Welcome to our list of the 200 best songs of the 1980s. Featuring famed Philadelphia session musicians the Ingram brothers and released on disco stalwart West End Records, "Is It All Over My Face" was not a homespun lark. When Tropicália lost the war, Zé sojourned into experimentalism, and in 1984, six years after his previous full-length, he released a revelatory electric opus called. That he made it all work was his genius; that we're still dancing to and celebrating these songs is a triumph of strange. Pitchfork is the most trusted voice in music. In contrast to Joe Strummer and Mick Jones’ traditionally stratified vocal turns, "Rock the Casbah" complements Strummer’s on-the-ground reporting with Jones’ and Paul Simonon's broadcasted chorus; and, even while in the throes of a heroin addiction that would soon get him ousted from the band, drummer Topper Headon supplies the song’s signature piano hook and its proto-house pulse. Ice Cube, Public Enemy, and Biggie (famously on "Going Back to Cali") are among the many artist who followed Erick Sermon and Parrish Smith's lead in lifting from the 1980 funk track. But the unusual singsong cadences in which Woods et al. —Anupa MistrySee also: Gregory Isaacs: "Cool Down the Pace" / John Holt: "Police in Helicopter", EPMD weren't the first group to sample Zapp's "More Bounce to the Ounce", but they certainly helped usher it into the hip-hop mainstream.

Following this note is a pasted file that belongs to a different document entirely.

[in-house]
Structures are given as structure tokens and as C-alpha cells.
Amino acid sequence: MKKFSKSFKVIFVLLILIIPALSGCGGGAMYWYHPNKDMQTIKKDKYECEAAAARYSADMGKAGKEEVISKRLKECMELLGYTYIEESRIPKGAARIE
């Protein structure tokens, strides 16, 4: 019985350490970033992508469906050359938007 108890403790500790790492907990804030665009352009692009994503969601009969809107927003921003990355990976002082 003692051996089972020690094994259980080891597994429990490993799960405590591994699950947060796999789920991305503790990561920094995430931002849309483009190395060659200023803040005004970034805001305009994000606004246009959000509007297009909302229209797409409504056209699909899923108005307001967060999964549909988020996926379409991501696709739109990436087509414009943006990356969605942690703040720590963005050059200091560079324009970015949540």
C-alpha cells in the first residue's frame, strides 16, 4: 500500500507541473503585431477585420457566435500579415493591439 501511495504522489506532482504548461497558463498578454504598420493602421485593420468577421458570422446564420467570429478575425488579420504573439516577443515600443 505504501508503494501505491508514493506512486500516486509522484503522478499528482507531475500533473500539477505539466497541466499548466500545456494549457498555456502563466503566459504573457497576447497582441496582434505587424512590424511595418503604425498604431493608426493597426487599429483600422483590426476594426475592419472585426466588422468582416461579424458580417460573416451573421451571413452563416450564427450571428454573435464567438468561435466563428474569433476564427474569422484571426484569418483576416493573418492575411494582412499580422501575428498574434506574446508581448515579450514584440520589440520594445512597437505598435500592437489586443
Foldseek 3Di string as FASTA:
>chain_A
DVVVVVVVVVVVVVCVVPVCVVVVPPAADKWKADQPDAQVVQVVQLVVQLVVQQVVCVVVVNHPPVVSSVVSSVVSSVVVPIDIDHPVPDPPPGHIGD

But these brief, unfiltered snapshots, delivered with purposeful directness, had an elegance to them, despite the twin-sister threesomes and ill-advised bus sex—entire stories condensed into two simple, vivid lines, delivered with unmistakable confidence. Assembling a wide array of musicians from the funk, jazz, and avant-garde scenes, Russell crafted a rippling funk cut driven by liquid bass and some of the hissingest hi-hats that have ever been put to tape, stretched into four dimensions by Julius Eastman and Jimmy Ingram's dueling organ and electric piano. Unlike its evil twin in 1980s rock, Billy Joel’s “We Didn’t Start the Fire,” the song was not a huge pop hit; on its 1987 album, Document, R.E.M. With "I Cry (Night After Night)", Egyptian Lover not only paved the way for the sad robot music that the likes of Kanye West and Future would go on to push farther and into weirder territory, he also helped establish a trope that rappers still employ to this day: the sad-sack confessional that humanizes their bulletproof tough-guy persona, or in Lover's case, his gift-to-womankind lothario status. There’s a tense moment in the 2014 William Onyeabor documentary, Fantastic Man, when the Nigerian musician’s former distributor Obinna Obi reluctantly discloses "an incident that made people get scared of him." Still, it was not aimed at the charts, recorded with amateur vocalists exclusively under full moons. "Cut your throat, stab you in the back/ The untamed animal just don't know how to act." A spiky, wonderfully avant-garde highlight, Nave Maria’s title track makes literal Zé’s claim that he’s "a composer of only one piece." —Aaron Leitko, If there was an award for most creative metaphor for marijuana then Gregory Isaacs would take it for his soulful lament, "Night Nurse". —Meaghan GarveySee also: Ice-T: "Girls L.G.B.N.A.F.". Gibbons had remixed the likes of Gladys Knight and the Salsoul Orchestra (and would soon make iconic work with Arthur Russell) and started his own label so as to put out the song. On "Shack Up", they landed on a magnetic three-way split between funk, old soul, and the long-raincoat gloom of their hometown labelmates Joy Division. Ad Choices. © 2018 Condé Nast. A minor hit at the time, a sample of "I’m Ready" also forms the backbone of an even more ubiquitous tune: Tag Team’s 1993 hit, "Whoomp! In 1982, "Jagdishwar" might have been written off as new age glop. —Anupa Mistry, See also: Chic: "Soup for One" / Nile Rodgers: "Yum-Yum", Long before the Notorious B.I.G. In the late '60s, Caetano Veloso and Gilberto Gil invited Tom Zé to join the Tropicálistas and light a fire under Brazil’s military dictatorship. They took it to producer Prince Jammy, who slowed the synthesized track down to a more acceptable reggae tempo. Each of those records was risky and expensive, the product of artists not only with ambitious visions but also the budget to realize them. Russell compulsively injected oddities like this into his disco. Paradise Garage resident Larry Levan's more celebrated version highlights Melvina Woods' warbly, off-key vocals; it was a Garage smash and did time on the Billboard dance chart.